Actual rating: 3.5 stars
Is there anything that holds as much sway over humankind as art?
Whether it takes the form of music or a painting or a sculpture or the written word, nothing speaks to our souls like art. This gives artists a power over their fellow men and women. But no one doubts art so much as its creator, and so an artist’s audience holds within themselves the approval and praise that said artist craves, and thus artists rely on their audiences for the affirmation and reassurance needed to create their next work of art. However, if an artist isn’t careful they begin producing cheap imitations of the art that first garnered them attention, and so artists must be careful regarding how heavily they rely upon and value the opinions of others. They need something else to feed that need and fuel their creativity.
They need a muse.
“Like most artists, everything I produced was connected to who I was – and so I suffered according to how my work was received. The idea that anyone might be able to detach their personal value from their public output was revolutionary.”
In order to create art that moves and speaks and matters, an artist must find their muse. Not every muse is someone for whom the artist has romantic feelings. A muse might be a child, or an enemy, or themselves. Or perhaps instead of a human muse, an artist is inspired by nature or laughter or the idea of love. Inspiration is everywhere, and an artist might be inspired by thousands of different things within their lifetime. But a muse is something that said artist keeps returning to, something that has the power to imbue their work with life and a lushness that nothing else can quite inspire.
Odelle is a Trinidad native trying to make a way for herself in London during the 1960s. More than anything, Odelle longs to become a published writer, but doesn’t have the faith in herself or her work to take steps in that direction. One day, she is given a position at an art gallery as a typist, which is a big step up from her job selling shoes. On her first day at her new place of employment, Odelle meets Marjorie Quick, and her life will never be the same.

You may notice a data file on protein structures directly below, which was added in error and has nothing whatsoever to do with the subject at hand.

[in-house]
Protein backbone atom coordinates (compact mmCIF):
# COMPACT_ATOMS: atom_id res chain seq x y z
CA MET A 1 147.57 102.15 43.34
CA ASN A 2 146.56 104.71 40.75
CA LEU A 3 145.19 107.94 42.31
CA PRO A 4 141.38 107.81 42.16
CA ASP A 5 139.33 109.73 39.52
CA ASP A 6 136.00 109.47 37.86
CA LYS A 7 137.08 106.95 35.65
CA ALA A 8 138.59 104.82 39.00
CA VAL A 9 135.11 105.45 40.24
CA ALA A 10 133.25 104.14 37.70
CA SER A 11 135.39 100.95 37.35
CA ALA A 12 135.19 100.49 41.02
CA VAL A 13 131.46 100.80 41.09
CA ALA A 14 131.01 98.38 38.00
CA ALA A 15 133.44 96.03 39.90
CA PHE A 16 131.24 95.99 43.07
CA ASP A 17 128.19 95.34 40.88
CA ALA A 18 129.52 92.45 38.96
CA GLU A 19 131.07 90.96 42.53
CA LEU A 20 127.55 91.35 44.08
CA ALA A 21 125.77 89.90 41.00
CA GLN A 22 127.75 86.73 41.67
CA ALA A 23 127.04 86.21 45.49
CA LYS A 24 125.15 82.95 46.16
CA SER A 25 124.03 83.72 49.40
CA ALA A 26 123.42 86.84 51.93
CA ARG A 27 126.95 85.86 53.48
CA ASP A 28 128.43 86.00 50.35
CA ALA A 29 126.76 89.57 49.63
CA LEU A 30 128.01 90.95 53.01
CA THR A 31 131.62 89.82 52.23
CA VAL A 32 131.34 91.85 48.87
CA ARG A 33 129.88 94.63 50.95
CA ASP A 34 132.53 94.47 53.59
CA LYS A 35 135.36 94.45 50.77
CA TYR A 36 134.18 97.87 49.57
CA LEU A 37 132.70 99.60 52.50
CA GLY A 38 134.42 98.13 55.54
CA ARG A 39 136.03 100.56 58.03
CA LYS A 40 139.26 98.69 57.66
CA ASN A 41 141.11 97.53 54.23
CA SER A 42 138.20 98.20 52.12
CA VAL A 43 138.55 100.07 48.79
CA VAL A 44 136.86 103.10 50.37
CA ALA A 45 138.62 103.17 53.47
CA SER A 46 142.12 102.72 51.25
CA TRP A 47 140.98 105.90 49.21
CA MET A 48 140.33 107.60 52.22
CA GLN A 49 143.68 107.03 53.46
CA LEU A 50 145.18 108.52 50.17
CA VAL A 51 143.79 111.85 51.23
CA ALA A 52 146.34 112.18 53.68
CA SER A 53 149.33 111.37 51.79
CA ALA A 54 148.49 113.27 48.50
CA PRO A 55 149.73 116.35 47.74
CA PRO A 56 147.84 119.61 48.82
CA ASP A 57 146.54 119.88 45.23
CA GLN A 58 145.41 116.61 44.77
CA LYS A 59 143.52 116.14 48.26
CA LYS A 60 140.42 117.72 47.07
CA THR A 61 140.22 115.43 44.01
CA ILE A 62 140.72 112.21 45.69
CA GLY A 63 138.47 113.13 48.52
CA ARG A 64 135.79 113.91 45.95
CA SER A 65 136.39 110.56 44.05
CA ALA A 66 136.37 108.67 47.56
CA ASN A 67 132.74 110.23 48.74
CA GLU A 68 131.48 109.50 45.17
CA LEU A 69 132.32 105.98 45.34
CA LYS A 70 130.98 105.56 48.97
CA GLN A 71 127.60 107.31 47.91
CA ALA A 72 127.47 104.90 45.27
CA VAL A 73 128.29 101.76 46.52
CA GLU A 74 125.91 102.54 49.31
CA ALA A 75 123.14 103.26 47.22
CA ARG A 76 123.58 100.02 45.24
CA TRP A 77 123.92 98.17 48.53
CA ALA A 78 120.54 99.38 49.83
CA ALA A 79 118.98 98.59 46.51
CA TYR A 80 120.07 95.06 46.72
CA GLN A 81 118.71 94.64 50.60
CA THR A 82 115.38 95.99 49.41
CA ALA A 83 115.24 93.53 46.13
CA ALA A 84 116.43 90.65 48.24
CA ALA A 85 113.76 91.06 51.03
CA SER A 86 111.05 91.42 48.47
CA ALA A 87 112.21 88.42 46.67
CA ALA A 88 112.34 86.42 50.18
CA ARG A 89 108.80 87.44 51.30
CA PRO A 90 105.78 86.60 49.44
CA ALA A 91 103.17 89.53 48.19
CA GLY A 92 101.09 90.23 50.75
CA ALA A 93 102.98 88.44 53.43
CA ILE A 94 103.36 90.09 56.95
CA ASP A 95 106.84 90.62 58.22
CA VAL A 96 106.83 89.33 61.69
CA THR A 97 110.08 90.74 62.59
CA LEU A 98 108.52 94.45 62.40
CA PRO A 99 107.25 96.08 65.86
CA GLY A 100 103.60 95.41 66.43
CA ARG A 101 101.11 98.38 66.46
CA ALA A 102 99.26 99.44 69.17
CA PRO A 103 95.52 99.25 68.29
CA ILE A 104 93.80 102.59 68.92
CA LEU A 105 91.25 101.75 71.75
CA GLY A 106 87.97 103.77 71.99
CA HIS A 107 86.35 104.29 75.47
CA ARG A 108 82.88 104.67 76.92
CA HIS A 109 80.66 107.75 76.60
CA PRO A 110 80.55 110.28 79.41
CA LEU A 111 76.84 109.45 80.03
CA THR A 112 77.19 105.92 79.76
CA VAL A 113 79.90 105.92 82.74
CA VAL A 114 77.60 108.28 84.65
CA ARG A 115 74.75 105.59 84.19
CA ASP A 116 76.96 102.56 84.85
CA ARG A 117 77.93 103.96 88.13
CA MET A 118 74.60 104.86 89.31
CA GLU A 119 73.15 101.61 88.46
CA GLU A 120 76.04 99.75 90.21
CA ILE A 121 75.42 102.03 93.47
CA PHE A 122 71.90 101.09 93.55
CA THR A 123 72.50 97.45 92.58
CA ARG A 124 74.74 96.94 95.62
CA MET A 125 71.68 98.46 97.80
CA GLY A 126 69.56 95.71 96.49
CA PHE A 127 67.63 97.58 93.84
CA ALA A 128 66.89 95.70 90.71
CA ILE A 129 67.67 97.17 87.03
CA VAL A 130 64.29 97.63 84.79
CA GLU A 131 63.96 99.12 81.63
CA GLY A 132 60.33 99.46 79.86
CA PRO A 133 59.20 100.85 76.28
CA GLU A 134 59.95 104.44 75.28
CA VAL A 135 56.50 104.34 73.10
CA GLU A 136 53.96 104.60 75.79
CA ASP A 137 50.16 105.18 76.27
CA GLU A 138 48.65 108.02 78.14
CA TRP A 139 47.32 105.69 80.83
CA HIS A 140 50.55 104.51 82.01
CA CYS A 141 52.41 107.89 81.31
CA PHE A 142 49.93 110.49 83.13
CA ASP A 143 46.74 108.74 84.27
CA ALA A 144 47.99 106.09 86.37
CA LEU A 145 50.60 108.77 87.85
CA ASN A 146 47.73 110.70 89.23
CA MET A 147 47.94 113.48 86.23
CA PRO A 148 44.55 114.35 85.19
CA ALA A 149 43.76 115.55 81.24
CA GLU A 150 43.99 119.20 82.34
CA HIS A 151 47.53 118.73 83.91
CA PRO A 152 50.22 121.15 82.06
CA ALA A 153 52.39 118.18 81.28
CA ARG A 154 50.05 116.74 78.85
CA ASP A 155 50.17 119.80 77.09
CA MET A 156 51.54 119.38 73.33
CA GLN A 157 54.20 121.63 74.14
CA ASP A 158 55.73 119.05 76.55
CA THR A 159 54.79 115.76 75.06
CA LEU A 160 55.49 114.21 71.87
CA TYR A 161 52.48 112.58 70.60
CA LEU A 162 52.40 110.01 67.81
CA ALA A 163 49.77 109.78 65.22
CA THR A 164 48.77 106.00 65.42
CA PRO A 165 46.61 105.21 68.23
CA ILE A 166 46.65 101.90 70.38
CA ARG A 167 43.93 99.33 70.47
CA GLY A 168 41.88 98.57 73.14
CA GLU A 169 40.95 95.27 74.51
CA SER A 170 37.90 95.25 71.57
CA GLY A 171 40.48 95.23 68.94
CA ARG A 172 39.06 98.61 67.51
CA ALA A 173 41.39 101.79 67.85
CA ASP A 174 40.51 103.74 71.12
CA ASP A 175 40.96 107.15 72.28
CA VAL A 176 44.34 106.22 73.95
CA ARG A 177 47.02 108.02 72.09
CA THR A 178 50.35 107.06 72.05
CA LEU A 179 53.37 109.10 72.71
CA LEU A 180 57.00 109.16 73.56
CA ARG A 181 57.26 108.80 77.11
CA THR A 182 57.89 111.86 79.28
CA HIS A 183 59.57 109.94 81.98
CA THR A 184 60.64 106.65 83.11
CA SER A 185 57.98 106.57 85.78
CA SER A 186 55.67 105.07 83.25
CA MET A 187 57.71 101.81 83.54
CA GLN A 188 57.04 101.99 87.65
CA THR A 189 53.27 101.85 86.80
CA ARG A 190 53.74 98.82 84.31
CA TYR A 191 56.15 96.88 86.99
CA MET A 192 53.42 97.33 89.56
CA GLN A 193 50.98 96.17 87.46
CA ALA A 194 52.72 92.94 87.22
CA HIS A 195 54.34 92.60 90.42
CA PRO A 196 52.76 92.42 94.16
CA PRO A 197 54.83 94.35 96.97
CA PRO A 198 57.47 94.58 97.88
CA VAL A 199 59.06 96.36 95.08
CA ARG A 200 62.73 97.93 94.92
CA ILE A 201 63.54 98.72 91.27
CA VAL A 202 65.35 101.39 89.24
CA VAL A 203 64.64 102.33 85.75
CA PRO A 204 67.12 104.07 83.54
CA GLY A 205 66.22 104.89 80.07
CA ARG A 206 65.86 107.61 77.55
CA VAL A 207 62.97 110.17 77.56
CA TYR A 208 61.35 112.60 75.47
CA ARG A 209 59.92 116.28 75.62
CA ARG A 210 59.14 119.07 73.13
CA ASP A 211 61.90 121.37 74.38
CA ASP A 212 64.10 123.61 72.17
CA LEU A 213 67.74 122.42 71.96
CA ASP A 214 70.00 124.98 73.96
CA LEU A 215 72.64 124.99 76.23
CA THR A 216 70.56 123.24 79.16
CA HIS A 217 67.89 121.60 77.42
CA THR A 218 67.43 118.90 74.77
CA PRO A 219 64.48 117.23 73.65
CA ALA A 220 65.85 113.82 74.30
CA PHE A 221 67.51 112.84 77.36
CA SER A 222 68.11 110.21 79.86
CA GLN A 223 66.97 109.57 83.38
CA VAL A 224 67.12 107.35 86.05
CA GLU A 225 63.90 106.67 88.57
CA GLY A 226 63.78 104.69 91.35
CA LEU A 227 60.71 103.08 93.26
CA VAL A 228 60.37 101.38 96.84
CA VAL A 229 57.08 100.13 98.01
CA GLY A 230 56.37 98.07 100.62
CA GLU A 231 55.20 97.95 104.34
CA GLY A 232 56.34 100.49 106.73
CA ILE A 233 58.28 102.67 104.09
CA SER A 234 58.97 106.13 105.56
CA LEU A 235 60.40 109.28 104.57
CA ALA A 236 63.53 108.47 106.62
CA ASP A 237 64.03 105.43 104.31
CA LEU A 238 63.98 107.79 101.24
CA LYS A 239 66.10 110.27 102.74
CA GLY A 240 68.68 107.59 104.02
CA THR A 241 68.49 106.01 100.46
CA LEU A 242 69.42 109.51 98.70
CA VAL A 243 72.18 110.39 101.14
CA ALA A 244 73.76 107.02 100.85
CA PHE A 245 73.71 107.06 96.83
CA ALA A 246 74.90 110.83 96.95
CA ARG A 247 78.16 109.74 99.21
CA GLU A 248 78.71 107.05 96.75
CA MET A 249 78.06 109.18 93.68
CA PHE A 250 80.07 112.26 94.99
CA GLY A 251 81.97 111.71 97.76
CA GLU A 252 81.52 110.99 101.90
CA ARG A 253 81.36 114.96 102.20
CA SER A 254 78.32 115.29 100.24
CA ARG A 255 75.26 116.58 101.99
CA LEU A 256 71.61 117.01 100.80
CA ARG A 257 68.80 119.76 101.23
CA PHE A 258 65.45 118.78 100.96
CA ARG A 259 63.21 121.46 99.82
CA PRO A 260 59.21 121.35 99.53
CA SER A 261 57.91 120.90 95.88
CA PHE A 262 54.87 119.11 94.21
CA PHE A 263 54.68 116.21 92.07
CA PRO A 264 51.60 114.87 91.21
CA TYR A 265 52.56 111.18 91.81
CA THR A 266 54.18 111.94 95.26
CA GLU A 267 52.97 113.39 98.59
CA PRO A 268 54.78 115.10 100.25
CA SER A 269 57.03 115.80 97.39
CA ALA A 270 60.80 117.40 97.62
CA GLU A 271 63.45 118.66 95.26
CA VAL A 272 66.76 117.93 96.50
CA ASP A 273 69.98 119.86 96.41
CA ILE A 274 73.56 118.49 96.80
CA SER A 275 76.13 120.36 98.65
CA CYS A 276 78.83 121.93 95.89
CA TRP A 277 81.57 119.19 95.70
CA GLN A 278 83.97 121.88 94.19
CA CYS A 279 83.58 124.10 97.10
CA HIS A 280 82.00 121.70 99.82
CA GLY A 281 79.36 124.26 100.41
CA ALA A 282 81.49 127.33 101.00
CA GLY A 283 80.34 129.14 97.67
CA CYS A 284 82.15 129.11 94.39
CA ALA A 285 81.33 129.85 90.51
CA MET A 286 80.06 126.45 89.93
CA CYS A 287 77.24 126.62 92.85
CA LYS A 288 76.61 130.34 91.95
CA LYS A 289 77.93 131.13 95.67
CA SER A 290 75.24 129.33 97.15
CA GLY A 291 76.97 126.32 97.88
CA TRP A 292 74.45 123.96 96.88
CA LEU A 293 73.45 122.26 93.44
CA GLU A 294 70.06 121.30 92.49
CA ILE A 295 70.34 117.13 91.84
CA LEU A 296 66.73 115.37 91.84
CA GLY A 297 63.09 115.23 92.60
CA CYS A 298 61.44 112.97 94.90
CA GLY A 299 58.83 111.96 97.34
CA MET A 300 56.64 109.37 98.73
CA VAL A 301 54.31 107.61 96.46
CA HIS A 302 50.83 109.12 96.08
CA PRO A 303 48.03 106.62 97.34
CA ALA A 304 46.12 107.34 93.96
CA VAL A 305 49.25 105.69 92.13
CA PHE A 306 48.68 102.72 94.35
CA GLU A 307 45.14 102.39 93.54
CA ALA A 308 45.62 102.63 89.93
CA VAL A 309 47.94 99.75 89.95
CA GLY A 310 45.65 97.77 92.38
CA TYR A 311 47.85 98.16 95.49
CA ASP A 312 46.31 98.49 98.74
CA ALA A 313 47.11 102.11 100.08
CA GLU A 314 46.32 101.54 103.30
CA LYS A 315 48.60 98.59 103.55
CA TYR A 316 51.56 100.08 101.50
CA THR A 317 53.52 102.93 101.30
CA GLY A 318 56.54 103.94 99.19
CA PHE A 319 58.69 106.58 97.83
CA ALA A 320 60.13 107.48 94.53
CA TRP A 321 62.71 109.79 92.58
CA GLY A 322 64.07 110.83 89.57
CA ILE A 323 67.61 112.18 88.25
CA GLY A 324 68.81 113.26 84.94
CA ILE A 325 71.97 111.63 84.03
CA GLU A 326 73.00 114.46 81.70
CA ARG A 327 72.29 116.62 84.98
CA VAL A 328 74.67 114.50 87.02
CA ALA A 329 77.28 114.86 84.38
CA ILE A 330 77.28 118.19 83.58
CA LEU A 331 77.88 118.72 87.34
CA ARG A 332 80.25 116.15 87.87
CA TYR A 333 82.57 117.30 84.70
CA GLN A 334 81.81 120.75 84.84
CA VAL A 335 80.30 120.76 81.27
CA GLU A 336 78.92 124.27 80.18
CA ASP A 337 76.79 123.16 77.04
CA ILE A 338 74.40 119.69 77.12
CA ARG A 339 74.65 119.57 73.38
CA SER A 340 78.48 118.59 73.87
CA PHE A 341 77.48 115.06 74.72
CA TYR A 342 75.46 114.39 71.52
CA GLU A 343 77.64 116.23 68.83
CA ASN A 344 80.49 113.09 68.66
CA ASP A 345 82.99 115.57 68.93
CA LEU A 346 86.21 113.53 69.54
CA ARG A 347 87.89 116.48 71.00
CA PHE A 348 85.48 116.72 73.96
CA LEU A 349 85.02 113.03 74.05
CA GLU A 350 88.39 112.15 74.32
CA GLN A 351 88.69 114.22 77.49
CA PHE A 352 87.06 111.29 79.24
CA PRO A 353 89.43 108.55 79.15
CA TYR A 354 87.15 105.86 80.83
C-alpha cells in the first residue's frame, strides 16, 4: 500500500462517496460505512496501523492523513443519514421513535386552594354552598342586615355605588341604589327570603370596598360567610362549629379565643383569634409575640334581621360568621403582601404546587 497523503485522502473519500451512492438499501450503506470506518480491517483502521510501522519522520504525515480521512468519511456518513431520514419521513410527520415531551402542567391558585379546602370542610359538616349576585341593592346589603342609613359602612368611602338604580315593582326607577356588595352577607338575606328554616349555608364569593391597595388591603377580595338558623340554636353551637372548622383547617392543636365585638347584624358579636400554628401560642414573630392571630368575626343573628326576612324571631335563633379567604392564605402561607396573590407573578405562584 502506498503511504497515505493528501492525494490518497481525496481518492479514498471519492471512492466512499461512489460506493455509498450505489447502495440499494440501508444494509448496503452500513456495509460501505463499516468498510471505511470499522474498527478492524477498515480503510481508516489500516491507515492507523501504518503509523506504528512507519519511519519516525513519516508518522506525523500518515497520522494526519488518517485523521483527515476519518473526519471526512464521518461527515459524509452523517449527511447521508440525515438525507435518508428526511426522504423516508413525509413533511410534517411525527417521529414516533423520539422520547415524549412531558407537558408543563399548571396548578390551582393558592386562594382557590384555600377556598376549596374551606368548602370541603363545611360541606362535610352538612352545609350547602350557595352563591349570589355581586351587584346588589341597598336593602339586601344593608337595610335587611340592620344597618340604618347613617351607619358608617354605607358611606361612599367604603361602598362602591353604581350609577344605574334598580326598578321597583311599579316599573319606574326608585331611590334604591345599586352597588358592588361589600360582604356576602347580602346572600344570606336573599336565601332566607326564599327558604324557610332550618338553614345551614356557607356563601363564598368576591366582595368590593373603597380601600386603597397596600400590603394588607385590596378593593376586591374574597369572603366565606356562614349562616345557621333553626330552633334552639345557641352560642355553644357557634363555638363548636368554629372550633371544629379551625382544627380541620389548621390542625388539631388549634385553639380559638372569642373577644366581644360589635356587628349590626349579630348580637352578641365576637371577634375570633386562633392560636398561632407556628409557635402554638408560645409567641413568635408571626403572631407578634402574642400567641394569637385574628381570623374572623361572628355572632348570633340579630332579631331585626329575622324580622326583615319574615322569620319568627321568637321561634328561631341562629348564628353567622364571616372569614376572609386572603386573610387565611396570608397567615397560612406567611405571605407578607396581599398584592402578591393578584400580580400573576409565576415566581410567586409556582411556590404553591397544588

“…Is there ever such a thing as a whole story, or an artist’s triumph, a right way to look through the glass? It all depends on where the light falls.”
After Odelle’s first meeting with Quick, as she refers to herself, the storyline diverges, taking us to Spain in 1936, before the beginning of World War II. Here we meet the Schloss family. Olive is our primary character from this timeline. Olive is nineteen and ready to go live her own life, but her parents have issues. Sarah, her mother, is a British heiress and a depressive who seems always on the brink of ending her life. Harold, Olive’s father, is a Jewish art dealer in a time where his heritage was beginning to make life uncomfortable. Neither have any idea that their daughter has applied to and been accepted by the prestigious Slade School of Fine Arts. Honestly, they don’t even know that she still paints, much less that she’s talented. Her father believes strongly that only men can create true works of art with depth and merit, and so she hides her gift. Or at least, she does until she meets Teresa and Isaac Robles, siblings from a nearby village. Olive reveals her art to Teresa, who makes a decision one day that irreversibly changes all three of their lives.
There’s little else I can say about the plot of this book without giving something important away. While many of the twists were foreshadowed, there were a couple that came as a surprise to me. I confess that this is a story that would have benefited from a bit more characterization and a little less plodding prose. While the writing was lovely, it tended toward boggy. I liked what the novel had to say about art and the process of creation, and I appreciated that the book highlighted women as artists. But none of the relationships felt true, and the characters didn’t seem to like or accept themselves, which made them hard to enjoy. All of that boils down to this: I enjoyed the philosophical aspects of the story far more than the story itself. That being said, the book has merit, especially for people who appreciate the theory of art or are artists themselves.
“A piece of art only succeeds when it’s creator…possesses the belief that brings it into being.”
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